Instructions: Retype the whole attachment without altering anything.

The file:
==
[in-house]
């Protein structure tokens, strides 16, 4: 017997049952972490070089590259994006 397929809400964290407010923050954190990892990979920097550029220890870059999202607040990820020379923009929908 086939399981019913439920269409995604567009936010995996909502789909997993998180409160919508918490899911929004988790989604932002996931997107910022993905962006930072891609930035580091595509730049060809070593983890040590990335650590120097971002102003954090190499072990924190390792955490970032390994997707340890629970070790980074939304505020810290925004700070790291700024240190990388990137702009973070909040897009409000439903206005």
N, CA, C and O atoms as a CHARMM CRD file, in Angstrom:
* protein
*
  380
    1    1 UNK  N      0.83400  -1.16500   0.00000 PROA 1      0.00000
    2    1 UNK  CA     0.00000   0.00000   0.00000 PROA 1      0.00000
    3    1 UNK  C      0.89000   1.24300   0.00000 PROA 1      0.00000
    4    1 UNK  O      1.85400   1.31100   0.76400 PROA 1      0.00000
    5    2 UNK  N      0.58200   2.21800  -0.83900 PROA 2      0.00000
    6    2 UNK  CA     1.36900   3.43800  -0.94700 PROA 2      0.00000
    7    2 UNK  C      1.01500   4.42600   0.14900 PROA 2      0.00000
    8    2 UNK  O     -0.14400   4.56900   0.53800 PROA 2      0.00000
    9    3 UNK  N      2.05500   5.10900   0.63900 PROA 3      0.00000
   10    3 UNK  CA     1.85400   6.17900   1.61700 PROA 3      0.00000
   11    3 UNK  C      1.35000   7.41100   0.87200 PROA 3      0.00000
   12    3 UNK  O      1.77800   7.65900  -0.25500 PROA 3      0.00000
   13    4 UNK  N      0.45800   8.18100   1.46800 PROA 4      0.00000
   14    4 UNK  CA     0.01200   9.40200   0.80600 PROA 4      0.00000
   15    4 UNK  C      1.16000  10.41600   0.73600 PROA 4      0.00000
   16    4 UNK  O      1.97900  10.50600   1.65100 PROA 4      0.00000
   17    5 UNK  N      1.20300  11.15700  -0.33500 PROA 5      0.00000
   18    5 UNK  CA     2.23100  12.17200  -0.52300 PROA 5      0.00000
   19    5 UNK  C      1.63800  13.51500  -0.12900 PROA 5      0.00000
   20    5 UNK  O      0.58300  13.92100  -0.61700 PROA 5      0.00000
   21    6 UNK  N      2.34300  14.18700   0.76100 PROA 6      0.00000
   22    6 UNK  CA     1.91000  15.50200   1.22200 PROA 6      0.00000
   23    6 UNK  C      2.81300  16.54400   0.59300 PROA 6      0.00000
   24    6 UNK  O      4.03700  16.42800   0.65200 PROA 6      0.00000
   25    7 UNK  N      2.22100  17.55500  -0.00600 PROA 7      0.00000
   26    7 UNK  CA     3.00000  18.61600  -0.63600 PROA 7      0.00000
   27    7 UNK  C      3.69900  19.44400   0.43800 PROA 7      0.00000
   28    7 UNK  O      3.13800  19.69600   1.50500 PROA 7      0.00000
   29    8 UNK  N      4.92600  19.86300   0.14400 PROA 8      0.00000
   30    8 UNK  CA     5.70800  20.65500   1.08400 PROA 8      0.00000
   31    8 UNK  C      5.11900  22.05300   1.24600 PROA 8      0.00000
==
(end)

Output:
[in-house]
């Protein structure tokens, strides 16, 4: 017997049952972490070089590259994006 397929809400964290407010923050954190990892990979920097550029220890870059999202607040990820020379923009929908 086939399981019913439920269409995604567009936010995996909502789909997993998180409160919508918490899911929004988790989604932002996931997107910022993905962006930072891609930035580091595509730049060809070593983890040590990335650590120097971002102003954090190499072990924190390792955490970032390994997707340890629970070790980074939304505020810290925004700070790291700024240190990388990137702009973070909040897009409000439903206005």
N, CA, C and O atoms as a CHARMM CRD file, in Angstrom:
* protein
*
  380
    1    1 UNK  N      0.83400  -1.16500   0.00000 PROA 1      0.00000
    2    1 UNK  CA     0.00000   0.00000   0.00000 PROA 1      0.00000
    3    1 UNK  C      0.89000   1.24300   0.00000 PROA 1      0.00000
    4    1 UNK  O      1.85400   1.31100   0.76400 PROA 1      0.00000
    5    2 UNK  N      0.58200   2.21800  -0.83900 PROA 2      0.00000
    6    2 UNK  CA     1.36900   3.43800  -0.94700 PROA 2      0.00000
    7    2 UNK  C      1.01500   4.42600   0.14900 PROA 2      0.00000
    8    2 UNK  O     -0.14400   4.56900   0.53800 PROA 2      0.00000
    9    3 UNK  N      2.05500   5.10900   0.63900 PROA 3      0.00000
   10    3 UNK  CA     1.85400   6.17900   1.61700 PROA 3      0.00000
   11    3 UNK  C      1.35000   7.41100   0.87200 PROA 3      0.00000
   12    3 UNK  O      1.77800   7.65900  -0.25500 PROA 3      0.00000
   13    4 UNK  N      0.45800   8.18100   1.46800 PROA 4      0.00000
   14    4 UNK  CA     0.01200   9.40200   0.80600 PROA 4      0.00000
   15    4 UNK  C      1.16000  10.41600   0.73600 PROA 4      0.00000
   16    4 UNK  O      1.97900  10.50600   1.65100 PROA 4      0.00000
   17    5 UNK  N      1.20300  11.15700  -0.33500 PROA 5      0.00000
   18    5 UNK  CA     2.23100  12.17200  -0.52300 PROA 5      0.00000
   19    5 UNK  C      1.63800  13.51500  -0.12900 PROA 5      0.00000
   20    5 UNK  O      0.58300  13.92100  -0.61700 PROA 5      0.00000
   21    6 UNK  N      2.34300  14.18700   0.76100 PROA 6      0.00000
   22    6 UNK  CA     1.91000  15.50200   1.22200 PROA 6      0.00000
   23    6 UNK  C      2.81300  16.54400   0.59300 PROA 6      0.00000
   24    6 UNK  O      4.03700  16.42800   0.65200 PROA 6      0.00000
   25    7 UNK  N      2.22100  17.55500  -0.00600 PROA 7      0.00000
   26    7 UNK  CA     3.00000  18.61600  -0.63600 PROA 7      0.00000
   27    7 UNK  C      3.69900  19.44400   0.43800 PROA 7      0.00000
   28    7 UNK  O      3.13800  19.69600   1.50500 PROA 7      0.00000
   29    8 UNK  N      4.92600  19.86300   0.14400 PROA 8      0.00000
   30    8 UNK  CA     5.70800  20.65500   1.08400 PROA 8      0.00000
   31    8 UNK  C      5.11900  22.05300   1.24600 PROA 8      0.00000